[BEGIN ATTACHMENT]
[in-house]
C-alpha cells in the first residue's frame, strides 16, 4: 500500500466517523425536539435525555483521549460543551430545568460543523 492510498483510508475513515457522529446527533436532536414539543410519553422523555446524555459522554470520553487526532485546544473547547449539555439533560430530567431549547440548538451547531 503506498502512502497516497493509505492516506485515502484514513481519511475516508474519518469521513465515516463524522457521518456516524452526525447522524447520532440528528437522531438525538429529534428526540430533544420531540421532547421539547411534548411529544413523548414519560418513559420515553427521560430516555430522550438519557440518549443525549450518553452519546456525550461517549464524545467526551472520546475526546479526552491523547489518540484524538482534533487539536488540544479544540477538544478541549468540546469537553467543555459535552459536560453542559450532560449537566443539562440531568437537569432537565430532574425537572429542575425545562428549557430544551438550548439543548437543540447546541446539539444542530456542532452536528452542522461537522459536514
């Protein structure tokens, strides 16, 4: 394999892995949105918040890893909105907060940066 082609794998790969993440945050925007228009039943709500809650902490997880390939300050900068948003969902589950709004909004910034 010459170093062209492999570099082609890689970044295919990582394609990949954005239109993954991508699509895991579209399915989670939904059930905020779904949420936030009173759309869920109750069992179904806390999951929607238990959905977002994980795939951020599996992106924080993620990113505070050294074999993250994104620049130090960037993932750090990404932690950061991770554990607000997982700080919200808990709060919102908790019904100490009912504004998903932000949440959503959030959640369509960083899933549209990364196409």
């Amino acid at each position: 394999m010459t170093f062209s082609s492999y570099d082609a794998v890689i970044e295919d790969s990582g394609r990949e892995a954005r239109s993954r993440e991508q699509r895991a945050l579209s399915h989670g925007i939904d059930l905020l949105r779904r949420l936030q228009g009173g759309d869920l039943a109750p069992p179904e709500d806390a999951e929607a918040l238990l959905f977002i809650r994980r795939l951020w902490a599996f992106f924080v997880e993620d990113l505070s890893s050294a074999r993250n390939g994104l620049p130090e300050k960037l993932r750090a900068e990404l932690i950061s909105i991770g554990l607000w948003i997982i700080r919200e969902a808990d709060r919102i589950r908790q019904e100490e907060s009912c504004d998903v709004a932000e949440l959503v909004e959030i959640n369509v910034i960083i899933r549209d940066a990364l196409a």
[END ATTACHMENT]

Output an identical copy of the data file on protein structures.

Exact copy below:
[in-house]
C-alpha cells in the first residue's frame, strides 16, 4: 500500500466517523425536539435525555483521549460543551430545568460543523 492510498483510508475513515457522529446527533436532536414539543410519553422523555446524555459522554470520553487526532485546544473547547449539555439533560430530567431549547440548538451547531 503506498502512502497516497493509505492516506485515502484514513481519511475516508474519518469521513465515516463524522457521518456516524452526525447522524447520532440528528437522531438525538429529534428526540430533544420531540421532547421539547411534548411529544413523548414519560418513559420515553427521560430516555430522550438519557440518549443525549450518553452519546456525550461517549464524545467526551472520546475526546479526552491523547489518540484524538482534533487539536488540544479544540477538544478541549468540546469537553467543555459535552459536560453542559450532560449537566443539562440531568437537569432537565430532574425537572429542575425545562428549557430544551438550548439543548437543540447546541446539539444542530456542532452536528452542522461537522459536514
């Protein structure tokens, strides 16, 4: 394999892995949105918040890893909105907060940066 082609794998790969993440945050925007228009039943709500809650902490997880390939300050900068948003969902589950709004909004910034 010459170093062209492999570099082609890689970044295919990582394609990949954005239109993954991508699509895991579209399915989670939904059930905020779904949420936030009173759309869920109750069992179904806390999951929607238990959905977002994980795939951020599996992106924080993620990113505070050294074999993250994104620049130090960037993932750090990404932690950061991770554990607000997982700080919200808990709060919102908790019904100490009912504004998903932000949440959503959030959640369509960083899933549209990364196409």
């Amino acid at each position: 394999m010459t170093f062209s082609s492999y570099d082609a794998v890689i970044e295919d790969s990582g394609r990949e892995a954005r239109s993954r993440e991508q699509r895991a945050l579209s399915h989670g925007i939904d059930l905020l949105r779904r949420l936030q228009g009173g759309d869920l039943a109750p069992p179904e709500d806390a999951e929607a918040l238990l959905f977002i809650r994980r795939l951020w902490a599996f992106f924080v997880e993620d990113l505070s890893s050294a074999r993250n390939g994104l620049p130090e300050k960037l993932r750090a900068e990404l932690i950061s909105i991770g554990l607000w948003i997982i700080r919200e969902a808990d709060r919102i589950r908790q019904e100490e907060s009912c504004d998903v709004a932000e949440l959503v909004e959030i959640n369509v910034i960083i899933r549209d940066a990364l196409a």